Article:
The Vermont Soccer League was formed in 2004 by the merger of the Champlain Valley Youth Soccer League and the Green Mountain Soccer League. The VSL includes 3 Divisions. Each division provides an opportunity for boys and girls between the ages of 8 and 19 to compete on a team against other teams of equal ability. The goal of the league is to provide opportunities to play soccer in a positive environment that promotes skill development, fair play, and good sportsmanship. All leagues start early May and end in June.
The Vermont Soccer League (VSL) serves Vermont’s youth by striving to achieve the highest standards of youth soccer development – training, instruction, and competition – by focusing on player development in an atmosphere of teamwork, respect, and professionalism.
It is the goal of the VSL to bring out the joy that the game of soccer can provide our youth by offering players the highest level of competition available at multiple levels in the state of Vermont, fueling their passion, challenging them to grow, teaching them to persevere, and recognizing their strengths in contributing to their teammates and their communities.
Addison United Soccer Club Policies:
US Youth Soccer Standards and Protocols:
Rules of the Game:
FRISCO, Texas (August 24, 2015) — Next year, the world of youth soccer will continue its evolution as all members of U.S. Soccer will begin to transition on two key factors to encourage further youth development. The first change will be the nationwide adoption of Small-Sided Games and the second will be a shift from school-year to calendar year for the age grouping of teams.
“With these initiatives, we’re more likely to have players better prepared down the road,” said Tab Ramos, U.S. Youth Technical Director, and U-20 Men’s National Team head coach. “With small-sided standards, what we’re trying to do is to help players develop by putting them in an environment where they are constantly involved in the play, and our changes in birth-year registration will make age groups easier to understand, while aligning our calendar with the international calendar.”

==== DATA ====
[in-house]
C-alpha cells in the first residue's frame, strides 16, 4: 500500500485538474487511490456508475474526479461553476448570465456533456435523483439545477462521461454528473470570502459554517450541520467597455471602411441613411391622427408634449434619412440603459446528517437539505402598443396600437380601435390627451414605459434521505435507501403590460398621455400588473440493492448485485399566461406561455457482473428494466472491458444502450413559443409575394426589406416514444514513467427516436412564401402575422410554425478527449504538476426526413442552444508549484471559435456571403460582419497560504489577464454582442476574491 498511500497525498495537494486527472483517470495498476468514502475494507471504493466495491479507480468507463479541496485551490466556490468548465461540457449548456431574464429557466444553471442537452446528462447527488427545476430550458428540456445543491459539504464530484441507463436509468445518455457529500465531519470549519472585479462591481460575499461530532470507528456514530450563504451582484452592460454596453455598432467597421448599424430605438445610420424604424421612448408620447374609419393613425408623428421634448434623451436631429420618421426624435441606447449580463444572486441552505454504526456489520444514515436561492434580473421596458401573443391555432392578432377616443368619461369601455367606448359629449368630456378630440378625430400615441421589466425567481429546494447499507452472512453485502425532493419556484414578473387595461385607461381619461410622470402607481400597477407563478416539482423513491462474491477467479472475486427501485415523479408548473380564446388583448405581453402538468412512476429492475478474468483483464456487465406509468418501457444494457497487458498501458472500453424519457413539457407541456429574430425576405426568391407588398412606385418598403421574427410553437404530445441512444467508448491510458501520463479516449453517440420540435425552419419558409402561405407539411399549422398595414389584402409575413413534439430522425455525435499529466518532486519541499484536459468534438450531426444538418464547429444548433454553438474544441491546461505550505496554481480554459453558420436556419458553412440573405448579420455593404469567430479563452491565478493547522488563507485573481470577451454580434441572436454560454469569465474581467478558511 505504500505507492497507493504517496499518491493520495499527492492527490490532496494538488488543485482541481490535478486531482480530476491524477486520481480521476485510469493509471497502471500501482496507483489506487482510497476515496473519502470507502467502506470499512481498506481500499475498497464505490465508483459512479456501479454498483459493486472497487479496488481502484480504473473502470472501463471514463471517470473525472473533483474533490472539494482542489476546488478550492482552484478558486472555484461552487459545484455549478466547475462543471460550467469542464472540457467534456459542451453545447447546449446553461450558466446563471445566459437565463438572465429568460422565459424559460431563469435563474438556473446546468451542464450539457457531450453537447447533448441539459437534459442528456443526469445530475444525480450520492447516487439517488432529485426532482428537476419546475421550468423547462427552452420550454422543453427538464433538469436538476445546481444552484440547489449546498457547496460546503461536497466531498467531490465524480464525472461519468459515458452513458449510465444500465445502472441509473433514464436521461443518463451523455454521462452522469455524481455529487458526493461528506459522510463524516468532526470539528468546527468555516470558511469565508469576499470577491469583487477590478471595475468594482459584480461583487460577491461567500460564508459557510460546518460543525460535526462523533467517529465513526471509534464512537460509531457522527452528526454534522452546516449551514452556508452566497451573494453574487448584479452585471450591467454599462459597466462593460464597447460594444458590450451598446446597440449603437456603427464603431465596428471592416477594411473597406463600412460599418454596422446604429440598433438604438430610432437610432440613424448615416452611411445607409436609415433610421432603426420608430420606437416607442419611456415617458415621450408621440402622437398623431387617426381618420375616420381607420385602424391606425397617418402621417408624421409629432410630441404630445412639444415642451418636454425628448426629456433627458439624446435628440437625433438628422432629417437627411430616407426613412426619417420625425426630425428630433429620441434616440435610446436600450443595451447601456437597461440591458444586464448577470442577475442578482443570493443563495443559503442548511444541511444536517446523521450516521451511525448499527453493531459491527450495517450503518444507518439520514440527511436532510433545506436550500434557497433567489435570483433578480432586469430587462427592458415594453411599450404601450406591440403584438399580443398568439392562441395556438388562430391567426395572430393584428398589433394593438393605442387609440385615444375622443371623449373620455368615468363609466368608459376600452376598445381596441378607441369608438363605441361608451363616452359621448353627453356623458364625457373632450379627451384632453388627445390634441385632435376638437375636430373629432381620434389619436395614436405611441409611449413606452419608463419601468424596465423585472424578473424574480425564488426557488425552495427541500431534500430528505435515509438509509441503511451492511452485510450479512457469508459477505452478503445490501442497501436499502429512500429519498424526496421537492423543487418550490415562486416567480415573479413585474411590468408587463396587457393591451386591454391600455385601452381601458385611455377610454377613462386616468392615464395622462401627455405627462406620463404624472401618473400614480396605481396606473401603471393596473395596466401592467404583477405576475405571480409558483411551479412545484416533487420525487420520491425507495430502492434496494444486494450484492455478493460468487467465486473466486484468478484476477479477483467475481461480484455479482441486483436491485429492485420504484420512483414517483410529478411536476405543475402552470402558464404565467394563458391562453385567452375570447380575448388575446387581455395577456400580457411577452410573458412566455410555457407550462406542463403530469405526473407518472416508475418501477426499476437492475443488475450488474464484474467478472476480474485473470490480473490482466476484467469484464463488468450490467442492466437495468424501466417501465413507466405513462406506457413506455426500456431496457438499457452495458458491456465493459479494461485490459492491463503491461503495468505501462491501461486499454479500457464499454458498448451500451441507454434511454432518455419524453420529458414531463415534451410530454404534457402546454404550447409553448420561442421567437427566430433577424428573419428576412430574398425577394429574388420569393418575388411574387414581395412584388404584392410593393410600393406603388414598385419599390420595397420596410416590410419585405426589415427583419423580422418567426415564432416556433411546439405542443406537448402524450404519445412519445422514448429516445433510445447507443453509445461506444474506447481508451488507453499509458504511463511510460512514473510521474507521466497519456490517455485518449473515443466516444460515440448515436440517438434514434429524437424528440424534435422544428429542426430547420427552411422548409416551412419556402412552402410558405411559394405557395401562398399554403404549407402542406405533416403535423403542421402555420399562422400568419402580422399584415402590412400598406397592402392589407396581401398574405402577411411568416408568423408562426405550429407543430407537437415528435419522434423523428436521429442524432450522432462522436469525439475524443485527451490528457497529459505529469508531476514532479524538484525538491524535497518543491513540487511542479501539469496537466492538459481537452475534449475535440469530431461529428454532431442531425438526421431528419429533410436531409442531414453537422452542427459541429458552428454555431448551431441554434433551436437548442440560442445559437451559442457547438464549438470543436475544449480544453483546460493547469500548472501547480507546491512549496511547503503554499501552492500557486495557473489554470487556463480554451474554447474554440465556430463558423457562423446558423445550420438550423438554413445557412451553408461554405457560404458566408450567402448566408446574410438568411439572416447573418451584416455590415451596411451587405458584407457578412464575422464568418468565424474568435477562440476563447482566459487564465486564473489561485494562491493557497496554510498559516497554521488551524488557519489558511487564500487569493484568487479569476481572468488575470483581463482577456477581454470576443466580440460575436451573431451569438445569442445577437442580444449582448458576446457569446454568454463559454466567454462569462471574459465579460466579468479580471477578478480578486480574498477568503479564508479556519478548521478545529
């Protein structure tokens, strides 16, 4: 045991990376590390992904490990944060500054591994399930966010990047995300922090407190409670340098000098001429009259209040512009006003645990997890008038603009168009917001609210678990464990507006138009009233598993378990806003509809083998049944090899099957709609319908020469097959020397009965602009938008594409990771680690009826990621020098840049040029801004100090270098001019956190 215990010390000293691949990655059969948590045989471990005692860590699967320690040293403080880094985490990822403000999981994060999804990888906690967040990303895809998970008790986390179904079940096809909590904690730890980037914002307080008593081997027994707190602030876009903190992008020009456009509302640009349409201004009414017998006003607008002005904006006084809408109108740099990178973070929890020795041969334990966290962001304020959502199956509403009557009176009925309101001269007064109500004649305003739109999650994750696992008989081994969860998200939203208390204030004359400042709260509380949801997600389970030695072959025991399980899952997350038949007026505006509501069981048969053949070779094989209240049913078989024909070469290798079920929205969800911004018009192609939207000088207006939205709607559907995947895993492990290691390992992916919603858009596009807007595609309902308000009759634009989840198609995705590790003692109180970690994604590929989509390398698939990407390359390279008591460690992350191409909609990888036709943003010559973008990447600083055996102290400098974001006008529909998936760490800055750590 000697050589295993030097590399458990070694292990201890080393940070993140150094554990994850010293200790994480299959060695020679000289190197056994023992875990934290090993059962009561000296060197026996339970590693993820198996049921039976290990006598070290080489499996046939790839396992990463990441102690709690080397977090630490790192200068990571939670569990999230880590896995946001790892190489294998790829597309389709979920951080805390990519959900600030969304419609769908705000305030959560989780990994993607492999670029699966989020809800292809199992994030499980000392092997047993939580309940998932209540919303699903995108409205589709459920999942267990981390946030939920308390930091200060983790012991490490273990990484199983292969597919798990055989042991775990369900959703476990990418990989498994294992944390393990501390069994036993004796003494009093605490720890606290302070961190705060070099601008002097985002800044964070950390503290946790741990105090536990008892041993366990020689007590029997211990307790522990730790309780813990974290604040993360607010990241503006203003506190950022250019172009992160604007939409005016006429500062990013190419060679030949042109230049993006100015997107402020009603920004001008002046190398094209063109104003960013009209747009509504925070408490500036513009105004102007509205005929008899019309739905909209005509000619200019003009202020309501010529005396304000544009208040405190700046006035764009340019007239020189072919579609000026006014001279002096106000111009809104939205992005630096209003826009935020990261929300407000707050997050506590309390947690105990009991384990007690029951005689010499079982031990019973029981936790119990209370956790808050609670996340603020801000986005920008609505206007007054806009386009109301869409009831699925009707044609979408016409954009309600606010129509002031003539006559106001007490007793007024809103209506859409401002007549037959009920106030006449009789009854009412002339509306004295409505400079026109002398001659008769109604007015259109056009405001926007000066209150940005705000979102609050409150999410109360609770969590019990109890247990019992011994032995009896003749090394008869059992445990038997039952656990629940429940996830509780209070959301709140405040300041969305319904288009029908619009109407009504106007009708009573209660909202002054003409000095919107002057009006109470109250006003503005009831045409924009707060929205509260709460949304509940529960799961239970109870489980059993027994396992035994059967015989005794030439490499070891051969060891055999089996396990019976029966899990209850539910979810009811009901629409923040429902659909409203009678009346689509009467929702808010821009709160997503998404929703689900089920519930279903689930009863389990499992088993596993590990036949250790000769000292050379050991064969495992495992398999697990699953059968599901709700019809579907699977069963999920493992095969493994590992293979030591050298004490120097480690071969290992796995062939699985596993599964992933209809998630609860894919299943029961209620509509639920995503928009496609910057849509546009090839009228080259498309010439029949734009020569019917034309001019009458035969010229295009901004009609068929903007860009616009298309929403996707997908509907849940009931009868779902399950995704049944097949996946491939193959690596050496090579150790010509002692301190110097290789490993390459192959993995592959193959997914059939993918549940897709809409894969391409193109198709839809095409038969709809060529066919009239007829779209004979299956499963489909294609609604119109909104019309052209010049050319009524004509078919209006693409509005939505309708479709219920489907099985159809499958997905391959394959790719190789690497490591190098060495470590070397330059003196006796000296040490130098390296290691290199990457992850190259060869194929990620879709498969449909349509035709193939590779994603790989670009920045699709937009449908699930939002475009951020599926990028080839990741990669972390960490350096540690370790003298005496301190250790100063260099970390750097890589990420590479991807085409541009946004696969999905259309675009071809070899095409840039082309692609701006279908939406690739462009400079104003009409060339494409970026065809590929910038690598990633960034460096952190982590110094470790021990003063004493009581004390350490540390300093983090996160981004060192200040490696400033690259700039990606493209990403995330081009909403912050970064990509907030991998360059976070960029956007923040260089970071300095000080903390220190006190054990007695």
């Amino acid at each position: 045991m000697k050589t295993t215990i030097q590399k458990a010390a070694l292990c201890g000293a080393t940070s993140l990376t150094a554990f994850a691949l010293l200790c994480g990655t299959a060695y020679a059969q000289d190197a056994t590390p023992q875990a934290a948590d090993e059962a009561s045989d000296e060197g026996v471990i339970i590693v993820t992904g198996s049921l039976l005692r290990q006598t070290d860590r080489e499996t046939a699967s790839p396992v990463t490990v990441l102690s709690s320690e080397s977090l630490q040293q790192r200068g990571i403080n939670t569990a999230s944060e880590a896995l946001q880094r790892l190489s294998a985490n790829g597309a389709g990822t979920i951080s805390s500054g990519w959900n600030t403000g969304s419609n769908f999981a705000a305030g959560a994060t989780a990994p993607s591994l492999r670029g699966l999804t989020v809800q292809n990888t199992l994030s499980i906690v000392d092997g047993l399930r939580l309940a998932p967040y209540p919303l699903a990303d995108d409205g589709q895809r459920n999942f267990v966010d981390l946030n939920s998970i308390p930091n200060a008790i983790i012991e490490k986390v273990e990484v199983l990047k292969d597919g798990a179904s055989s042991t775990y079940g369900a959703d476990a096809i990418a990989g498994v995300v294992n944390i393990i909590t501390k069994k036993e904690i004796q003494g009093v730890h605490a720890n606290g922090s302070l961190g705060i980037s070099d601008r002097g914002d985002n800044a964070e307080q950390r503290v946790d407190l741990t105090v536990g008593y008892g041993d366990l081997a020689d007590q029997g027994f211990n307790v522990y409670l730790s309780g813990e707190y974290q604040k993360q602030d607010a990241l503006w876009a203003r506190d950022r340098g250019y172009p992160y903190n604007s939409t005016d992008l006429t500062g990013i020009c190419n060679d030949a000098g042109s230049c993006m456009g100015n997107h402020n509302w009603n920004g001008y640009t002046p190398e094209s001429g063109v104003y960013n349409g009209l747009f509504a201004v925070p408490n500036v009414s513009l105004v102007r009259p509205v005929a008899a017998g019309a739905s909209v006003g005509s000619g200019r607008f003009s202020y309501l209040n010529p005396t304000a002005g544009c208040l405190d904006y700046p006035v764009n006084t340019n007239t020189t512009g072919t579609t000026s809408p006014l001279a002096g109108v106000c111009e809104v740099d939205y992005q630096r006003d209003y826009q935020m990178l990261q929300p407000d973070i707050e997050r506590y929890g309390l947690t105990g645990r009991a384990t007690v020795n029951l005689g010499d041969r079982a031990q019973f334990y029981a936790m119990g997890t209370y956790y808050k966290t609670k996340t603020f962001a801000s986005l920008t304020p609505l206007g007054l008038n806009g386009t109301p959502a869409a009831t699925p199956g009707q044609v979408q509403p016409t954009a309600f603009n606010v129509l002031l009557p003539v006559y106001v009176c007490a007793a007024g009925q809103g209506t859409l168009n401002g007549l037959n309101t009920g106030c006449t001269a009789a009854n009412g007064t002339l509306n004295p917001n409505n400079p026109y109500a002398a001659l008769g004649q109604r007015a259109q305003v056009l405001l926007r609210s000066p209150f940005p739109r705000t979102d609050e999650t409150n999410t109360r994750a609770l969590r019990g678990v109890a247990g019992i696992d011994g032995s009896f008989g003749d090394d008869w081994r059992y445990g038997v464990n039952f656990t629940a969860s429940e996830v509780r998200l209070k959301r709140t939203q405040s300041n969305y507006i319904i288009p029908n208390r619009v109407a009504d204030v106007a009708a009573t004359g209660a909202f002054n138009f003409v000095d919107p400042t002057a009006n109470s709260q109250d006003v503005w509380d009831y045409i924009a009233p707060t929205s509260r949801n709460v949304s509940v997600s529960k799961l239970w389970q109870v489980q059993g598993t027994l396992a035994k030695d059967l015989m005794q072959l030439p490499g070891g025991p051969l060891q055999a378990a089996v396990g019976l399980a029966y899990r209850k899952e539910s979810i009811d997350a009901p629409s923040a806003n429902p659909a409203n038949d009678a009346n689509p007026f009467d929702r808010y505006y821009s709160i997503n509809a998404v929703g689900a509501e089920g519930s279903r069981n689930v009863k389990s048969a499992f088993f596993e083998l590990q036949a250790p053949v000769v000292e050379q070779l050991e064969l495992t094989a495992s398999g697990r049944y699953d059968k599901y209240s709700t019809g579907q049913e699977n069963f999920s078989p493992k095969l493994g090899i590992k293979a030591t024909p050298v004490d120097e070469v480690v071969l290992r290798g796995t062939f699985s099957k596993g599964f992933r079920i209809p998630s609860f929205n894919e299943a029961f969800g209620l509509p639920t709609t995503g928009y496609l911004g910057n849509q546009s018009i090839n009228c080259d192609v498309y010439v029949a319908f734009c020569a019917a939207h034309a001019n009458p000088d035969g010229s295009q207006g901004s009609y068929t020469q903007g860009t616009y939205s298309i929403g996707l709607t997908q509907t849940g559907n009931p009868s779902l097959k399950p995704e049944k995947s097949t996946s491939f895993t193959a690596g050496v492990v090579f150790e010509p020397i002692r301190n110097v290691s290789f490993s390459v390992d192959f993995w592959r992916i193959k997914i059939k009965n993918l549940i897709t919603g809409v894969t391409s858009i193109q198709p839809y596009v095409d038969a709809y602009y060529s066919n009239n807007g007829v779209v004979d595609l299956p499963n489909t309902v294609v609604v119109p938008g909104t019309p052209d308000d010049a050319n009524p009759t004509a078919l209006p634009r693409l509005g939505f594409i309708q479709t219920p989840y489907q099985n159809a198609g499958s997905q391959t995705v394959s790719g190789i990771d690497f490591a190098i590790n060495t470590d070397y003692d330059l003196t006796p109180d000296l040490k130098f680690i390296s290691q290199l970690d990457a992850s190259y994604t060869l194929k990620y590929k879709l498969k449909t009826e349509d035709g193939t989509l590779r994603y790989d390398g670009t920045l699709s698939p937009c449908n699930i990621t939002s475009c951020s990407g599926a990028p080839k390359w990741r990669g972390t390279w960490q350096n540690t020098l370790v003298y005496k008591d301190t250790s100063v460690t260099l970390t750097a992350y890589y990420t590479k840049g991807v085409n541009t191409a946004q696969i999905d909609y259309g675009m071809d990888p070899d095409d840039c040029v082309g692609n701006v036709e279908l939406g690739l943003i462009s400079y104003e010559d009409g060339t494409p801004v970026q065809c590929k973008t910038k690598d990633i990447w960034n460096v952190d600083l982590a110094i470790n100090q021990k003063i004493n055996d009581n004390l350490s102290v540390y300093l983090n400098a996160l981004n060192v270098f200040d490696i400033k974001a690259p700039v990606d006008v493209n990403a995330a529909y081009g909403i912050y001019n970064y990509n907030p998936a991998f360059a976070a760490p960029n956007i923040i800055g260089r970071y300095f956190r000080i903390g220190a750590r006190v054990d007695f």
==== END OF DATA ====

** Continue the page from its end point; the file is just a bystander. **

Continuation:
US Youth Soccer, the largest member of U.S. Soccer, will assist members with information on these changes through the national office and our 55 member State Associations.
US Youth Soccer director of coaching education and long-time advocate of Small-Sided Games, Sam Snow acknowledged, “Since the mid-1980’s US Youth Soccer has been an advocate for Small-Sided Games. Why? The many benefits to the players and even to novice coaches are clear. With fewer players on the field making quick tactical decisions is easier. Players are in the vicinity of the ball more often which engages them in all four components of the game. The players are realistically exposed to the principles of play frequently. In short, Small-Sided Games will accelerate the development of American soccer players.”
Small-Sided Games will be mandated come August of 2017, with specific changes occurring in regard to alterations to the field size, goals, and rules. The result will be a decrease in 11-vs-11 competitions in lieu of more 9-vs-9 and 7-vs-7 competitions. U.S. Soccer will encourage the adoption of Small-Sided Games best practices in August of 2016. US Youth Soccer has been encouraging Small-Sided Games for more than 20 years and most of the 55 member State Associations have adopted the philosophy during that time.
The benefits of Small-Sided Games for players include more fun, more touches on the ball and more tactical decisions. The style of play will allow players to learn different positions, learn tactics quicker, increase fitness and allow players to be more emotionally and socially involved — creating a more fun and enjoyable game.
“What we’re trying to do is to help players develop by putting them in an environment where they are constantly involved in the play,” Ramos said. “That could be with the ball and that could be without the ball, but when you make things small-sided, everyone is somehow involved in the play, whether that’s in defending, in cutting angles, in cutting the ball back, you’re always in the play.”
Effective August 2017, the grouping of players will also change nationwide, with encouraged adoption of best practices in August of 2016. U.S. Soccer will go back to calendar birth years to align with international standards and Youth National Team programs.
US Youth Soccer will implement the best practice of calendar year age grouping for player registration beginning with the 2016-2017 soccer year for US Youth Soccer programs and competitions.